More mayors for England

English mayors are popular and successful. The government should legislate to introduce more of them
May 23, 2008

The London mayoral election has got a lot of people in the capital talking about politics again. It is partly, of course, the fact that the battle for Britain's most important directly elected political position is being contested by two celebrity candidates—Ken Livingstone and Boris Johnson—in a very tight race.

But there is more at stake here than political drama. This election matters for the people of London. True, the Greater London Authority Act of 1999 handed few direct powers to the mayor. The city leader is able to exercise strategic and co-ordinating powers over only transport, policing and economic development. Nonetheless, Livingstone has proved adept at using these powers and his ability to "speak for London" to develop some innovative policies, notably the congestion charge. He has, moreover, seen his powers in the field of housing and planning strengthened.

Beyond London, it is clear that there is something about elected mayors which generates political energy and a sense of connection. As a result of their direct election, mayors are much better known than council leaders, and are in a position to promote greater political accountability.

So why are there only 13 of them in England? Back in the late 1990s, Tony Blair saw mayors as a central plank of his plans for local government reform. Yet the policy has ended up as a damp squib thanks to powerful voices in local government who squashed the idea.

The Local Government Act 2000 made the introduction of an elected mayor contingent upon a local referendum, which could be triggered either by a majority council vote or a petition signed by 5 per cent of local voters. Unsurprisingly, few councils opted to give local people the chance to vote. And where referendums have been triggered by petitions, local elites have been effective in leading opposition campaigns. Roughly twice as many polls have produced "no" as "yes" votes. The 5 per cent threshold in some places exceeds the percentage of people who turn out to vote in local elections.

Given Labour's invincible position at the time, an opportunity was missed to change the culture of local political leadership in England. What makes this even more frustrating is that the last six years show that mayors have worked well. Nowhere have the nightmare scenarios anticipated by sceptics—corruption, the election of joke candidates, the breakdown of local party politics—come true. Even Hartlepool's mayor, Stuart Drummond, who stood for election dressed as a monkey, has confounded sceptics. Since ditching his costume, Drummond has overseen significant improvement in Hartlepool, and was subsequently re-elected with a much increased majority.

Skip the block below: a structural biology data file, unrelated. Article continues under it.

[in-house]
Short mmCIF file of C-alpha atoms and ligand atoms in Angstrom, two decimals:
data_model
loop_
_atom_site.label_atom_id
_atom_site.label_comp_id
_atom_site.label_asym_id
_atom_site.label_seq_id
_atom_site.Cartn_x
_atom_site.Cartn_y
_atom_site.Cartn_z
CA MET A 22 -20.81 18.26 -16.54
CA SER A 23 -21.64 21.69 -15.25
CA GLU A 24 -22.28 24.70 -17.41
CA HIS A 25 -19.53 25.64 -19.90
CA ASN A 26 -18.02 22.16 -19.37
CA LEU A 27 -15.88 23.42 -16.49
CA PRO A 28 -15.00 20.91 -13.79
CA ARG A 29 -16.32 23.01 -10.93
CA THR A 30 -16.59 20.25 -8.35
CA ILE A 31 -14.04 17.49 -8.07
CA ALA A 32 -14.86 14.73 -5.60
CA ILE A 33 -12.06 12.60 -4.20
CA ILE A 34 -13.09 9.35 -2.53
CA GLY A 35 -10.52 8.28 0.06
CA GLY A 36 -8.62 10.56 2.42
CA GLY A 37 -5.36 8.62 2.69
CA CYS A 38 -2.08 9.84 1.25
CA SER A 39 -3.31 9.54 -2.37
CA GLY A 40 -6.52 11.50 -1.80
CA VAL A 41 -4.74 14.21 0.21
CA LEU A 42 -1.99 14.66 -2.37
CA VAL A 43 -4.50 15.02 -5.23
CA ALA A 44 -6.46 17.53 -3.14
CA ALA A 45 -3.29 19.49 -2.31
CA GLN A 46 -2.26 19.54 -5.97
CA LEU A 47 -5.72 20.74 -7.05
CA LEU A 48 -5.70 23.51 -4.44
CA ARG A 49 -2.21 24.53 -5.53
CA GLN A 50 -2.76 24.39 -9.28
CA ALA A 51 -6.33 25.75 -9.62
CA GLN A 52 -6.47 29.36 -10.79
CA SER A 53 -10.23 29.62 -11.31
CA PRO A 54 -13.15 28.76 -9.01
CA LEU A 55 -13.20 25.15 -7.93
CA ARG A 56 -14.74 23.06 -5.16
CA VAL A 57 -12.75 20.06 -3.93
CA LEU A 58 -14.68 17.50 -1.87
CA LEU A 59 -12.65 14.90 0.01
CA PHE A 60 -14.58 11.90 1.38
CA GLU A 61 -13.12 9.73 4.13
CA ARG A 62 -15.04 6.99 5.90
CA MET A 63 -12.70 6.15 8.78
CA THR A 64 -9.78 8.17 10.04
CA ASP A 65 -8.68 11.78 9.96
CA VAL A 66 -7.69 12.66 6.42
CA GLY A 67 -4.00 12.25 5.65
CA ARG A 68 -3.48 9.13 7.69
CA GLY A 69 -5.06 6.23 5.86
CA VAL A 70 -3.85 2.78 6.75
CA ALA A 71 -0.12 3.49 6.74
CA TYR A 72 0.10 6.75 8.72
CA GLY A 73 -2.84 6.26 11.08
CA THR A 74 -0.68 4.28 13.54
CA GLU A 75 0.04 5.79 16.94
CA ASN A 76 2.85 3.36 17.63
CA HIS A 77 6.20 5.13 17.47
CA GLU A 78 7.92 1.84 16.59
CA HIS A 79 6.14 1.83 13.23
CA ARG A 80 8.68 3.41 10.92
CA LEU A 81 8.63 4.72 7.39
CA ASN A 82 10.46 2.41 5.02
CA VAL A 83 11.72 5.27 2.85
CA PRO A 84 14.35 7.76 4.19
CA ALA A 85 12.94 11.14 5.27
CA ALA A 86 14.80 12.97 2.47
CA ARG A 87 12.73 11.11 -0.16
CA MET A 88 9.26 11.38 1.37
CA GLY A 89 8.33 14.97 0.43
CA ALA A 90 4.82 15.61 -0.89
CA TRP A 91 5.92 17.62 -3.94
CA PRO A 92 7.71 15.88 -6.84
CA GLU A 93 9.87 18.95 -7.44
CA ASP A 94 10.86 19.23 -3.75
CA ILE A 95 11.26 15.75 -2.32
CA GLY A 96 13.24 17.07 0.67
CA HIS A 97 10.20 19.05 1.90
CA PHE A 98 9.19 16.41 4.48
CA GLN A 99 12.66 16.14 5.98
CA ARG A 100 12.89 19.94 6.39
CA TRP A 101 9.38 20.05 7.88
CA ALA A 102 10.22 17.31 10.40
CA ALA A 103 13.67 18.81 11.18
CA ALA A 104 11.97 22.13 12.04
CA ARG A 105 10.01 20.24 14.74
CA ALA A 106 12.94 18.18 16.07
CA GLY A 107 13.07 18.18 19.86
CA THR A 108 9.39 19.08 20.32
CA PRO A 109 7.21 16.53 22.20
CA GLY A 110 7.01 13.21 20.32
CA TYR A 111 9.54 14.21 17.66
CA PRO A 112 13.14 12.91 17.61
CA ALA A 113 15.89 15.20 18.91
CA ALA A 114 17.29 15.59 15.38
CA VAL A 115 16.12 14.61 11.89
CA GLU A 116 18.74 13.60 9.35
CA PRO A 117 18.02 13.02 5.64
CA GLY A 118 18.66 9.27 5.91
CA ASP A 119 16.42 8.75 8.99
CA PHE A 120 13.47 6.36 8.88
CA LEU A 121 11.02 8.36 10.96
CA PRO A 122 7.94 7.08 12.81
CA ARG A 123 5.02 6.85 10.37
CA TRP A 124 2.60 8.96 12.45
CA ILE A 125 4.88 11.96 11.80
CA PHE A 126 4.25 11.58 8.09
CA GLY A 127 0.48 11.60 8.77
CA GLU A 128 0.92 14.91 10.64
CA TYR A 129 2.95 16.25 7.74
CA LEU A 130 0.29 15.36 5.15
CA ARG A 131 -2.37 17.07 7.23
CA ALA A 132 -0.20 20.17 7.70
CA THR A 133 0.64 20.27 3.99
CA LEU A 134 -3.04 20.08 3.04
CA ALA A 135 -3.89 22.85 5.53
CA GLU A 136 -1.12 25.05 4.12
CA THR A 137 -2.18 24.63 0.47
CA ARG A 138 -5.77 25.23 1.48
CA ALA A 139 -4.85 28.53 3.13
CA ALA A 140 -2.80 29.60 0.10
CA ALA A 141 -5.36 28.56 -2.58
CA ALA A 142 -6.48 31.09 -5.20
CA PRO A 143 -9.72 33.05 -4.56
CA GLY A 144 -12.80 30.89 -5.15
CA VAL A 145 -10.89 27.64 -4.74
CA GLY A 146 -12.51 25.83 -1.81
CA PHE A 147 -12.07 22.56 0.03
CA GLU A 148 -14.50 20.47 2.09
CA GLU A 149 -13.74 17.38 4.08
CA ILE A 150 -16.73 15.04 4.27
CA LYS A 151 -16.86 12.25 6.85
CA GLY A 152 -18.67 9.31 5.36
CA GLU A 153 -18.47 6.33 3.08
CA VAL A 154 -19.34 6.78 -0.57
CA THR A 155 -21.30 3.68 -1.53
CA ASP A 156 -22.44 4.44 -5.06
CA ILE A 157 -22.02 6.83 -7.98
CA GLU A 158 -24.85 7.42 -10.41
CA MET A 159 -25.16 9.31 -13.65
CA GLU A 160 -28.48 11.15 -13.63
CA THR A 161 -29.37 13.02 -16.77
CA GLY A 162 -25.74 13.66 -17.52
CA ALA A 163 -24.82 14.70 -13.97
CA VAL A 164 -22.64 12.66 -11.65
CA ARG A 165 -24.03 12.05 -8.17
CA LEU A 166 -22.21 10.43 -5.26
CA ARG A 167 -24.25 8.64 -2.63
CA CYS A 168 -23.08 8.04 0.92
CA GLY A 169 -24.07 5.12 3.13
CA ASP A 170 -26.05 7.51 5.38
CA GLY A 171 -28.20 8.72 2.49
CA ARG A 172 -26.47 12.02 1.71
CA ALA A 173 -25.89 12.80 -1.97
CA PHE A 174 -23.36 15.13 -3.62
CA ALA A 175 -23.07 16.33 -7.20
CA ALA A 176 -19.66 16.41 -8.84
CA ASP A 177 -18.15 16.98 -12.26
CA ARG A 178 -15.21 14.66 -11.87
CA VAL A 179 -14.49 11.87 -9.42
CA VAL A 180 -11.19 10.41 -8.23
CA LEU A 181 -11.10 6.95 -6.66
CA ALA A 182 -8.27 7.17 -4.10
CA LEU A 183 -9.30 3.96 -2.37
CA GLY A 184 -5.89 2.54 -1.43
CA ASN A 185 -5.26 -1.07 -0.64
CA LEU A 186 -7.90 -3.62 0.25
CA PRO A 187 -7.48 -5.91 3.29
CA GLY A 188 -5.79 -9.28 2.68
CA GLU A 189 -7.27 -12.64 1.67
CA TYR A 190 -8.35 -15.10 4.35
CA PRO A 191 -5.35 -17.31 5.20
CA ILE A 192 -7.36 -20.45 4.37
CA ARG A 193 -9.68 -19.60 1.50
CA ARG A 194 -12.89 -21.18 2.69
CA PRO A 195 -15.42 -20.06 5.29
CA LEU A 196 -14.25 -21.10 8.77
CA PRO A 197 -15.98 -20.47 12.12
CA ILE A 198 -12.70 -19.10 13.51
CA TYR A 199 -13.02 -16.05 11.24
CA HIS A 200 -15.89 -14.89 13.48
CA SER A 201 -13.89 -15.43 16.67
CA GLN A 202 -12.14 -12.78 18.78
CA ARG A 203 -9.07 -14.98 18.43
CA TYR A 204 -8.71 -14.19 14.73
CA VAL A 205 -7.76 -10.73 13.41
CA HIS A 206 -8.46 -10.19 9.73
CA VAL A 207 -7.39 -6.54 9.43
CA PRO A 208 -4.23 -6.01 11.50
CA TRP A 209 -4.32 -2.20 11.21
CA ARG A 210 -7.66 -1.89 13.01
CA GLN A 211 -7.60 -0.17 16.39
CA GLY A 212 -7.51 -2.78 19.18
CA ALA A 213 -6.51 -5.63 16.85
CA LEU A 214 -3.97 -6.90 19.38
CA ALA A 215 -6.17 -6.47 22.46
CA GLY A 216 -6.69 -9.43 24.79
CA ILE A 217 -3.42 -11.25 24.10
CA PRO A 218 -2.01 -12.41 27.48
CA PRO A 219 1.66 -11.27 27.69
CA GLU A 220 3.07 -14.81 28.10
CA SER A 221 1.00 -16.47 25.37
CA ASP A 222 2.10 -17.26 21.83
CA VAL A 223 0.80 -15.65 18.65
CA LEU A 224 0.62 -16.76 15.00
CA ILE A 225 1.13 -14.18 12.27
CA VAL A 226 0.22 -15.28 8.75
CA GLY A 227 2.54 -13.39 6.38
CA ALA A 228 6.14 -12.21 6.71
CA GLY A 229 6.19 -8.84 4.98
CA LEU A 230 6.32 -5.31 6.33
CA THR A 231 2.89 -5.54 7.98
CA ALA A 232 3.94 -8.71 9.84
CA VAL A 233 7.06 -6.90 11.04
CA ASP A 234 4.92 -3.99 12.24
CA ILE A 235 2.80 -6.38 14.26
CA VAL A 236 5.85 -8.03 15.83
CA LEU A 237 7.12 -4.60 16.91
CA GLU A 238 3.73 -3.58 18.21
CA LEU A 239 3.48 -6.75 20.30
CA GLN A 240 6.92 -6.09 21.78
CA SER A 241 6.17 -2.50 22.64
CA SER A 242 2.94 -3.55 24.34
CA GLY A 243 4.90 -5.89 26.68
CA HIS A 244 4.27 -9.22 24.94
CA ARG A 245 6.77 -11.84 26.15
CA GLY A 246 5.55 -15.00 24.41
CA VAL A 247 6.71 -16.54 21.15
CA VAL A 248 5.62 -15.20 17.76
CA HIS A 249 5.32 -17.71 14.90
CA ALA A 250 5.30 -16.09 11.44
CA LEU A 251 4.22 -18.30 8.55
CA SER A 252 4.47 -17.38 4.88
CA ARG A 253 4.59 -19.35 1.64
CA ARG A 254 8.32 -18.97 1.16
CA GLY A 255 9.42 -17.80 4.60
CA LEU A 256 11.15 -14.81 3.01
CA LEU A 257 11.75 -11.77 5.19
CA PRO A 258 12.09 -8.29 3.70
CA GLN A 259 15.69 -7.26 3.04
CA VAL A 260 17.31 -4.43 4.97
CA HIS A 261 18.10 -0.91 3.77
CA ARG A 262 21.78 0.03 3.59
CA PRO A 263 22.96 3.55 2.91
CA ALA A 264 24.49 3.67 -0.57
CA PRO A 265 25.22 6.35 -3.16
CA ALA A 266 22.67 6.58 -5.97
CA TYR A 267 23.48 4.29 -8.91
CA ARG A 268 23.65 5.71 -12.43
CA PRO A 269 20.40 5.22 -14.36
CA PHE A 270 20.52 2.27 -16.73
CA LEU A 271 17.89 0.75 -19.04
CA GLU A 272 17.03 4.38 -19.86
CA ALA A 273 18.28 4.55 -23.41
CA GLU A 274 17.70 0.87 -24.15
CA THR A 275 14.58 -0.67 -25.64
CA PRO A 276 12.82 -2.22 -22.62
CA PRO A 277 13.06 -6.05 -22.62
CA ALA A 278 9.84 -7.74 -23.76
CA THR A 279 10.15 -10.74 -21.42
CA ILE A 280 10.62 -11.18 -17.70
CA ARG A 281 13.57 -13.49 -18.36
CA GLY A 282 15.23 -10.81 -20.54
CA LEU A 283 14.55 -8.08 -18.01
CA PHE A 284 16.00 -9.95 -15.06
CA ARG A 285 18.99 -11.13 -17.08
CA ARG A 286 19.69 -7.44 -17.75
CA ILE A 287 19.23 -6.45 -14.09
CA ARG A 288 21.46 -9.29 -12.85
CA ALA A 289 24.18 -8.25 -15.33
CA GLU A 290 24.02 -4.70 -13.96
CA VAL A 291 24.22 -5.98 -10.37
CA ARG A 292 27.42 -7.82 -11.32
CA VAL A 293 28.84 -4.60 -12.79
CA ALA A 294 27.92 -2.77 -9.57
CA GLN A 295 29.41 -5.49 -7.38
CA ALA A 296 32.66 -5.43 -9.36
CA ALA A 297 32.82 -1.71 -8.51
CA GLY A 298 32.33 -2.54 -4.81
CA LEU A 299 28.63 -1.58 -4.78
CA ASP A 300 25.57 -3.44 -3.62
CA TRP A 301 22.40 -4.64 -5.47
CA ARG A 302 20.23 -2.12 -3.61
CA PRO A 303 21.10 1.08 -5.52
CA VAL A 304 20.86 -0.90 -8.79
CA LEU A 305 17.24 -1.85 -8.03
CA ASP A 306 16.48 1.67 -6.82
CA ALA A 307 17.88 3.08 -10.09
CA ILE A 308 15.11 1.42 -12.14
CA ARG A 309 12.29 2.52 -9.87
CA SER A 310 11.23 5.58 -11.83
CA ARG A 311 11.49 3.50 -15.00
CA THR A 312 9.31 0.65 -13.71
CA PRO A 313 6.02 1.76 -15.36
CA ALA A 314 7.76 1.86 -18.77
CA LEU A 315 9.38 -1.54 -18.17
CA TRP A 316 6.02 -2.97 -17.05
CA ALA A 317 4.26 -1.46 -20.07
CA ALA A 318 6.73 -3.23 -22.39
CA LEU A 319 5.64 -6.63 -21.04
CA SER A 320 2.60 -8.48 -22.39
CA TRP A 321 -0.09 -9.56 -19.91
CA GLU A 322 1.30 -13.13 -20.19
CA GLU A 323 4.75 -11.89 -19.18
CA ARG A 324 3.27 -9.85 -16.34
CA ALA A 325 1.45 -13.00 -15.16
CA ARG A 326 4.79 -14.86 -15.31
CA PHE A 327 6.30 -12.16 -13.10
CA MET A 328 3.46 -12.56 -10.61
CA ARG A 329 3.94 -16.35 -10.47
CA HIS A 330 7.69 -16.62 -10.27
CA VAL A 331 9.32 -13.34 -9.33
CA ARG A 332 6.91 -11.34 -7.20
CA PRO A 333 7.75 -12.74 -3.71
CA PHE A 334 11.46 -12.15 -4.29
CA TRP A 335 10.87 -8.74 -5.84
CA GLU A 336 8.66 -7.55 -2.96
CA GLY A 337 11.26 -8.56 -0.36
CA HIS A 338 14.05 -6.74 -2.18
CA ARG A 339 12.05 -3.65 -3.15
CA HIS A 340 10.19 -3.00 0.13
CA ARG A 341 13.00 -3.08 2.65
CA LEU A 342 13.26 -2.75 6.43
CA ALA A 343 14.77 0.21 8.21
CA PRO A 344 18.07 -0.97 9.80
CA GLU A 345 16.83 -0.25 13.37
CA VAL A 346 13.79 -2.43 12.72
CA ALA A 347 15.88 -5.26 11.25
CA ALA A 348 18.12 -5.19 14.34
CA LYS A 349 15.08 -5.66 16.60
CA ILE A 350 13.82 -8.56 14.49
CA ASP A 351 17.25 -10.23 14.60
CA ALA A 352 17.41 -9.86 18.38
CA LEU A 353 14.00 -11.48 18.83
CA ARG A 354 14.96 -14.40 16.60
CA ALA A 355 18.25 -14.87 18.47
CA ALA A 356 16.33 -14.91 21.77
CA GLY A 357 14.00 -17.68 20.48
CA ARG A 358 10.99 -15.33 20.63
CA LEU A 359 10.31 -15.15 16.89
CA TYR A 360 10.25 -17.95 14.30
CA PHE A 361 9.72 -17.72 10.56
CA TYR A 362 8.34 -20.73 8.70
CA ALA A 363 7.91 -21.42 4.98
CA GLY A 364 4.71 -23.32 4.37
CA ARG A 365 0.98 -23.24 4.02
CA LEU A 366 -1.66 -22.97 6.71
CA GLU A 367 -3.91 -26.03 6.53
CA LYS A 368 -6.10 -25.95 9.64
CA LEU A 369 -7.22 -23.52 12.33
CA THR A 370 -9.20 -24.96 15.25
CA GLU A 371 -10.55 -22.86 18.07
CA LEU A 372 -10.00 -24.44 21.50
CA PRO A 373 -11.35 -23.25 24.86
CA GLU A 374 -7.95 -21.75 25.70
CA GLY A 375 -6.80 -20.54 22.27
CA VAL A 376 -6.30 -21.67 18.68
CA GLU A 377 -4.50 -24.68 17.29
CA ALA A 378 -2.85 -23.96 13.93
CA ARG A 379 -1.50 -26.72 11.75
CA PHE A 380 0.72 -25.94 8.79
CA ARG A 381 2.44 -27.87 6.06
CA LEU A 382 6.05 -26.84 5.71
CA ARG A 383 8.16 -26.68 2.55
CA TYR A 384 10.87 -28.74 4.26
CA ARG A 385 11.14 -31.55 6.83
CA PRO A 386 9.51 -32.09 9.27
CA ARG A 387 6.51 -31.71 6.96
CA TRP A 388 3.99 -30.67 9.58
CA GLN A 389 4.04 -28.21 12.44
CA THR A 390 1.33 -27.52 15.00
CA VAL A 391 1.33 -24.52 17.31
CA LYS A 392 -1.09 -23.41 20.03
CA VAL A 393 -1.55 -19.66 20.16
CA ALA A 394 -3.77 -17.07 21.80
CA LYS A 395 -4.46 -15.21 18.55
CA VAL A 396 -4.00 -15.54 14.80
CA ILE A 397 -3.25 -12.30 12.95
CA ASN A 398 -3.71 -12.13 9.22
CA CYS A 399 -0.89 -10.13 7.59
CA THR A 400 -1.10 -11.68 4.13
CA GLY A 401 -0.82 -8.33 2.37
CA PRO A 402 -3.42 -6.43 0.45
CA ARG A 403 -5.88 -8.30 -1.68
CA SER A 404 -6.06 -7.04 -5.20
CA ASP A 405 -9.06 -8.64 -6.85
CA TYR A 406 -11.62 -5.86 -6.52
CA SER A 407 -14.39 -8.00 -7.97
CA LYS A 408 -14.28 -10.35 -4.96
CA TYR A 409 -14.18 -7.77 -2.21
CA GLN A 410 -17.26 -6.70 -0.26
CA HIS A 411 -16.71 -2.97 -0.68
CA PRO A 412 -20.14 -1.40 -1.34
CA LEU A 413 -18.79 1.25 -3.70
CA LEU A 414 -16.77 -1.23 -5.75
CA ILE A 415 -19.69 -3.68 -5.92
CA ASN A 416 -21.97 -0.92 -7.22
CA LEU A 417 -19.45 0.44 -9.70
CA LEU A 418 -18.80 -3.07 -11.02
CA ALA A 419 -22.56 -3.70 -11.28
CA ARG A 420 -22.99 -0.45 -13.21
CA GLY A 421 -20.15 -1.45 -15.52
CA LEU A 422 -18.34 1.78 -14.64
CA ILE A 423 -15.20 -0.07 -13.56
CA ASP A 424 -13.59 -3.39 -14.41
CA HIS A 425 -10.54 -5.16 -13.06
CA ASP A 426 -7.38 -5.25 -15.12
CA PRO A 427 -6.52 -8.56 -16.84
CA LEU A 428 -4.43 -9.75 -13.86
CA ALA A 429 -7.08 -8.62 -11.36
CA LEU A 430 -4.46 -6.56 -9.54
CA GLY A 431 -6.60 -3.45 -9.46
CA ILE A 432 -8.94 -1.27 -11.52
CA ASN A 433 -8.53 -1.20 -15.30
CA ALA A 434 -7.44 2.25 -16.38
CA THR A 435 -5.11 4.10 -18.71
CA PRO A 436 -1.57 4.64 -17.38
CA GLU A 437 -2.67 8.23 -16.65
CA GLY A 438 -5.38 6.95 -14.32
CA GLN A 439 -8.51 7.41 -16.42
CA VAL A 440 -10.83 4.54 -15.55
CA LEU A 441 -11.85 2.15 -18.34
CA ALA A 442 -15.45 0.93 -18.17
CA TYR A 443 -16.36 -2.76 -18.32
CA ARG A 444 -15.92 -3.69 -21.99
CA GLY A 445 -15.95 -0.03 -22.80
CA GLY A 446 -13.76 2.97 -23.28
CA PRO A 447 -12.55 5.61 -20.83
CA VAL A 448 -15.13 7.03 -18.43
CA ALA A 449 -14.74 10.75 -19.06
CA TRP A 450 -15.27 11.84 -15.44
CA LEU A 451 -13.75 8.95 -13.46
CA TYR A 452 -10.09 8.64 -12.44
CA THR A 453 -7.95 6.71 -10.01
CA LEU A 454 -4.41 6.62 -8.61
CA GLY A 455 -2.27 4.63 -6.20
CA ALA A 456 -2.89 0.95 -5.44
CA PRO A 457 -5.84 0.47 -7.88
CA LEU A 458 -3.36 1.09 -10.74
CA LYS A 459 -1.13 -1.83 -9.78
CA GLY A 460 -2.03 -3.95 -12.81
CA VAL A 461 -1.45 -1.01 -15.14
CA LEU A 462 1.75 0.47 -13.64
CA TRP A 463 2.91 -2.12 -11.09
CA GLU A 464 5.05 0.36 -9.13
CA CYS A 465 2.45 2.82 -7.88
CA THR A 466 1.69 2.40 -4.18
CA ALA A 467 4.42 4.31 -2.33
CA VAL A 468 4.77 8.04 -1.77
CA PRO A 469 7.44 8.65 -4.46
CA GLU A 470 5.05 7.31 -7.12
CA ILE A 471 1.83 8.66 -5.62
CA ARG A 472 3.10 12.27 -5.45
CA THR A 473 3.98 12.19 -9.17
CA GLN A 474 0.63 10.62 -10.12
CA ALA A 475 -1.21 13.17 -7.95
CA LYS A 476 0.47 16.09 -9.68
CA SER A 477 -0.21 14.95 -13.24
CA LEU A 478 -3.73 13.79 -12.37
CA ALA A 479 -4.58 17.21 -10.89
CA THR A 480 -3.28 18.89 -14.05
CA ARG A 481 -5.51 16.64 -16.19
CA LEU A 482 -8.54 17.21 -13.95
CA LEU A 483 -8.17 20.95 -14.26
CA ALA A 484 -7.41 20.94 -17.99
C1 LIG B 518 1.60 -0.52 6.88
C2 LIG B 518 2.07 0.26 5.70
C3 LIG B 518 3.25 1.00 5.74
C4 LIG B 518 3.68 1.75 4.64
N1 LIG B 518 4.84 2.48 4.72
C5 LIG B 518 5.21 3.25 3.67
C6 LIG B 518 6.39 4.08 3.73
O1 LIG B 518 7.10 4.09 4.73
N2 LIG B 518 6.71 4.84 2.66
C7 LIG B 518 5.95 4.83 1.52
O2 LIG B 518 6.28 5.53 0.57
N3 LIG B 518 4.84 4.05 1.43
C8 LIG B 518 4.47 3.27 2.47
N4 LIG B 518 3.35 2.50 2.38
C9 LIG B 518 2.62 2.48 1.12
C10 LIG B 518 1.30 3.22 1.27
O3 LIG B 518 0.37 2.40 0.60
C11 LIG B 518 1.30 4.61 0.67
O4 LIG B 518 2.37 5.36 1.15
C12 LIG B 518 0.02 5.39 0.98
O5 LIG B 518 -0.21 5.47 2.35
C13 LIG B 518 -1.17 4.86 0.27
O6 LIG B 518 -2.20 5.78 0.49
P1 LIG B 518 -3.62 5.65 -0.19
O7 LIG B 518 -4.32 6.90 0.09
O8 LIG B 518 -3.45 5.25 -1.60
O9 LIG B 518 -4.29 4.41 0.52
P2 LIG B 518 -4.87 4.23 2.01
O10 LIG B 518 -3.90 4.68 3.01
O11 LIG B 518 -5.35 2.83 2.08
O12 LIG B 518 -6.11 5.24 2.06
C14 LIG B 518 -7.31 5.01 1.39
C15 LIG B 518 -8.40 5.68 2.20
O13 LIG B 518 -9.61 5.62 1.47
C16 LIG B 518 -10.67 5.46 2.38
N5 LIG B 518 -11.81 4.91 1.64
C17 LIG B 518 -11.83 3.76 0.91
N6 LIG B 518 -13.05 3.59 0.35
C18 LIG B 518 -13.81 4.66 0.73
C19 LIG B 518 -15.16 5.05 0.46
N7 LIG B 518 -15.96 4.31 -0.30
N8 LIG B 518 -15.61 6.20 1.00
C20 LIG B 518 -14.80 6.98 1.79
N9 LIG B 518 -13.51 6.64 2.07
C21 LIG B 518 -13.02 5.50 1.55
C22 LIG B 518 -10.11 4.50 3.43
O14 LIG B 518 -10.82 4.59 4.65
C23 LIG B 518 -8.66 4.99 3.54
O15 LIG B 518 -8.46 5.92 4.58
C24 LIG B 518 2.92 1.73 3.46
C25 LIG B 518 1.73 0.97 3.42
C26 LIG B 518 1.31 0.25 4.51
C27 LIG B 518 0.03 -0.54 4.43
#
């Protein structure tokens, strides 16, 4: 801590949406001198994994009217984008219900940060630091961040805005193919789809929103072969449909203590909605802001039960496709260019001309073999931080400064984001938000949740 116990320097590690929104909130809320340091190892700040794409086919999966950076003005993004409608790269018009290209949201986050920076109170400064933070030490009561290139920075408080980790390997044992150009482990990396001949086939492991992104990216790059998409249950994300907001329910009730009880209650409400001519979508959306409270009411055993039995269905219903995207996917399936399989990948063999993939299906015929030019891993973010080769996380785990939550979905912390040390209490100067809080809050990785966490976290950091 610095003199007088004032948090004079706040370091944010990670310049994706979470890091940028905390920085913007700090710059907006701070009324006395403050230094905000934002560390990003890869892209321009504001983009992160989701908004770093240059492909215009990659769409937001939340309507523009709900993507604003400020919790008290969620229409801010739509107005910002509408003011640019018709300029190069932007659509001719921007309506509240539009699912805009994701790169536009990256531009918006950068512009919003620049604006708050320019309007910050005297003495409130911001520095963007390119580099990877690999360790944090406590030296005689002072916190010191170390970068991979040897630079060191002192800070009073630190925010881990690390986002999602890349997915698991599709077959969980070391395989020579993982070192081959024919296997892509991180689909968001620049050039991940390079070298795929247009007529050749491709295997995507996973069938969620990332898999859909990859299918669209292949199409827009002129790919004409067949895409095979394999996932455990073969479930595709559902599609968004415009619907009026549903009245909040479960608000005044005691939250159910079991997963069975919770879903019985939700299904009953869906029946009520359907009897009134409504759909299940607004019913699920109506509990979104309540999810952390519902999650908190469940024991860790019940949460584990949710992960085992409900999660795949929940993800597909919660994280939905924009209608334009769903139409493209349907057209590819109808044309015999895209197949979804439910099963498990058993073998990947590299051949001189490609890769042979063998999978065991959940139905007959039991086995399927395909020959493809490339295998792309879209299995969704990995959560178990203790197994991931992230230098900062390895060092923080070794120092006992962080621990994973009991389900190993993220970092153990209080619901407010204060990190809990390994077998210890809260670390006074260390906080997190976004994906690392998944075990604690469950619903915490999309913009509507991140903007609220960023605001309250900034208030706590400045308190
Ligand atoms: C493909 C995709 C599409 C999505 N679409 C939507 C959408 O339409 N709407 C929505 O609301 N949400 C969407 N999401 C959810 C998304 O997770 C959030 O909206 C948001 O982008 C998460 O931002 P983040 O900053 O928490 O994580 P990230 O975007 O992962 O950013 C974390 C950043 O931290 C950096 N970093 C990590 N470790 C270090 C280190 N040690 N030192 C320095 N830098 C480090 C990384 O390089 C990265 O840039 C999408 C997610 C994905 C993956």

Every authority that has introduced a mayor has improved or maintained its position in the Audit Commission's performance assessment. The introduction of a mayor in Hackney, for instance, has coincided with a complete turnaround in the borough's fortunes.

Some of the most innovative policies of the last decade have emerged from mayoral authorities. Livingstone's congestion charge is known throughout the land. In Middlesbrough, Ray "Robocop" Mallon cut crime by 18 per cent in his first year of office, while in Stoke, Mike Wolfe's "better services fund" ("Mike's Millions") has used money raised from an increase in council tax to improve the physical fabric of the city. Meanwhile, Parisians recently re-elected Bertrand Delanoë, impressed by his radical bicycle-hiring scheme.

So how can the campaign for more mayors be revived? The government should think about ditching referendums and simply legislate to introduce mayors in all urban authorities within England. (This should include an option for the mayoral model to be revoked after a four-year term if a sizeable portion of the local electorate is opposed to it, but under this proposal mayors would become the default position.)

This would achieve a welcome uniformity across England's towns and cities—an important consideration, since a sense of confusion about local political structures and the roles of office-holders is one factor behind disenchantment with local politics. Such a policy would be denounced as an act of high-handed centralisation and provoke opposition from powerful voices in local government. But in the long run, mayors will encourage a much greater devolution of powers. This is because one of the major, if rarely spoken, reasons for central government's reluctance to devolve decision-making in areas such as policing is that many in Whitehall remain sceptical of the competence of their local counterparts. They fear that they will continue to get the blame if things go wrong after they let go of their powers. The equivalent of a Bloomberg or Livingstone in Birmingham, Manchester or Sheffield would help the centre to have more trust in the calibre of visible and locally accountable leaders and prompt further devolution.

For Gordon Brown's premiership, there are real gains to be made by rolling out more mayors. By presenting the introduction of mayors as a decentralising measure, Brown would finally have a substantive answer to the "English question," which has arisen following devolution to Scotland and Wales. And mayors would represent a more "populist" commitment to reanimating democracy than some of the esoteric reforms contained in Brown's Governance of Britain programme.

The introduction of mayors in England's towns and cities would at a stroke make politics matter in places far removed from London.

A longer version of this article is in the current issue of IPPR's Public Policy Review